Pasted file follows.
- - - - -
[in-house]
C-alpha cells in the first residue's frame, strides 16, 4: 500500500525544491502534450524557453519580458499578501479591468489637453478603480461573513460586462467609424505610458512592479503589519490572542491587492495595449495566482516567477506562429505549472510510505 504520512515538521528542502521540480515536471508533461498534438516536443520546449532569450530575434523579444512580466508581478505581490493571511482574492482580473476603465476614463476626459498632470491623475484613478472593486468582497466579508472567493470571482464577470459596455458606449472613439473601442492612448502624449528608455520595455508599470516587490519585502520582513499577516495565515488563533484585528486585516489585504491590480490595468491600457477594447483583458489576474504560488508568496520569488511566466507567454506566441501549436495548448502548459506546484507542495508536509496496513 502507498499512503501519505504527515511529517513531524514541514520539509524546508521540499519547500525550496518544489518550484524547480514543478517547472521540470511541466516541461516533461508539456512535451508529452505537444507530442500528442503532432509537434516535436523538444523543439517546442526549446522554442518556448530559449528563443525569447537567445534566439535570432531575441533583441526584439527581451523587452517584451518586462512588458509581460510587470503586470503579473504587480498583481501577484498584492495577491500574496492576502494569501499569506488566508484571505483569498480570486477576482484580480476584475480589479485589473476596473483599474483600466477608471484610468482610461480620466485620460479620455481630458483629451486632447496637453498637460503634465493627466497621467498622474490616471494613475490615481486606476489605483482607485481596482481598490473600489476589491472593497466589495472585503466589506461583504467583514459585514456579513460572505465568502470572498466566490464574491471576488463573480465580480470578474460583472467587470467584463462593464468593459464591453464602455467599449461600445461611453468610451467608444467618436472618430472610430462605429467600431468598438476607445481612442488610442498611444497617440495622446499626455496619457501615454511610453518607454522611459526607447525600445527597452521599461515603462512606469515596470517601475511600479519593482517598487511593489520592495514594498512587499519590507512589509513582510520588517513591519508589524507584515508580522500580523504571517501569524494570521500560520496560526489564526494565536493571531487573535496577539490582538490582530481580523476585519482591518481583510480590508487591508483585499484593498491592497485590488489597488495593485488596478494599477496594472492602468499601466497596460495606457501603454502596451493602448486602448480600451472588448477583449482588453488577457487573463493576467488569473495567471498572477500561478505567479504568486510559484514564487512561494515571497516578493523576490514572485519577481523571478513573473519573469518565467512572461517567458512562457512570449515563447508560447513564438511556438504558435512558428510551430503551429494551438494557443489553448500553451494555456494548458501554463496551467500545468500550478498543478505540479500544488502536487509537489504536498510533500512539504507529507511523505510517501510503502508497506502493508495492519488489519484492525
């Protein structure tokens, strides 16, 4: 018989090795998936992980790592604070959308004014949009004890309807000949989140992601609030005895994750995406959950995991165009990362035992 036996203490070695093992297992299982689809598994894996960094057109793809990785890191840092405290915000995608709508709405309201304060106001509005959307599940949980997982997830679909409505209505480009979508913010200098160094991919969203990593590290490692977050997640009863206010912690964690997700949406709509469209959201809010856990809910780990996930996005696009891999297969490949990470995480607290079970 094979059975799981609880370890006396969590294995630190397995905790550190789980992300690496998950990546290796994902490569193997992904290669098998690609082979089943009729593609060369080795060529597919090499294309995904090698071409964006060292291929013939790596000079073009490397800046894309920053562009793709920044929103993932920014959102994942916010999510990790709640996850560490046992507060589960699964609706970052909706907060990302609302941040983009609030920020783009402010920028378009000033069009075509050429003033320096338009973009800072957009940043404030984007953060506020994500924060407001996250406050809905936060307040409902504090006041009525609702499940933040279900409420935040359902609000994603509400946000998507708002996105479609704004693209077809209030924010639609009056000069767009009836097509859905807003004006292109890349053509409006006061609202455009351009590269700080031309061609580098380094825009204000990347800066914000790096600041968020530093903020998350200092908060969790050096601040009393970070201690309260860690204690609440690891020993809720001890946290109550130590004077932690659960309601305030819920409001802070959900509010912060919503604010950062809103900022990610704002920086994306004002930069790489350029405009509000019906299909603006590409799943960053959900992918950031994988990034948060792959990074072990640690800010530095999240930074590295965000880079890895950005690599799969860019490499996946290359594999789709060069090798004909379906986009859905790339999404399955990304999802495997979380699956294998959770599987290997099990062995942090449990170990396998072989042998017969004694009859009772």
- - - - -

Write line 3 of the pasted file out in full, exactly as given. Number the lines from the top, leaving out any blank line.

């Protein structure tokens, strides 16, 4: 018989090795998936992980790592604070959308004014949009004890309807000949989140992601609030005895994750995406959950995991165009990362035992 036996203490070695093992297992299982689809598994894996960094057109793809990785890191840092405290915000995608709508709405309201304060106001509005959307599940949980997982997830679909409505209505480009979508913010200098160094991919969203990593590290490692977050997640009863206010912690964690997700949406709509469209959201809010856990809910780990996930996005696009891999297969490949990470995480607290079970 094979059975799981609880370890006396969590294995630190397995905790550190789980992300690496998950990546290796994902490569193997992904290669098998690609082979089943009729593609060369080795060529597919090499294309995904090698071409964006060292291929013939790596000079073009490397800046894309920053562009793709920044929103993932920014959102994942916010999510990790709640996850560490046992507060589960699964609706970052909706907060990302609302941040983009609030920020783009402010920028378009000033069009075509050429003033320096338009973009800072957009940043404030984007953060506020994500924060407001996250406050809905936060307040409902504090006041009525609702499940933040279900409420935040359902609000994603509400946000998507708002996105479609704004693209077809209030924010639609009056000069767009009836097509859905807003004006292109890349053509409006006061609202455009351009590269700080031309061609580098380094825009204000990347800066914000790096600041968020530093903020998350200092908060969790050096601040009393970070201690309260860690204690609440690891020993809720001890946290109550130590004077932690659960309601305030819920409001802070959900509010912060919503604010950062809103900022990610704002920086994306004002930069790489350029405009509000019906299909603006590409799943960053959900992918950031994988990034948060792959990074072990640690800010530095999240930074590295965000880079890895950005690599799969860019490499996946290359594999789709060069090798004909379906986009859905790339999404399955990304999802495997979380699956294998959770599987290997099990062995942090449990170990396998072989042998017969004694009859009772």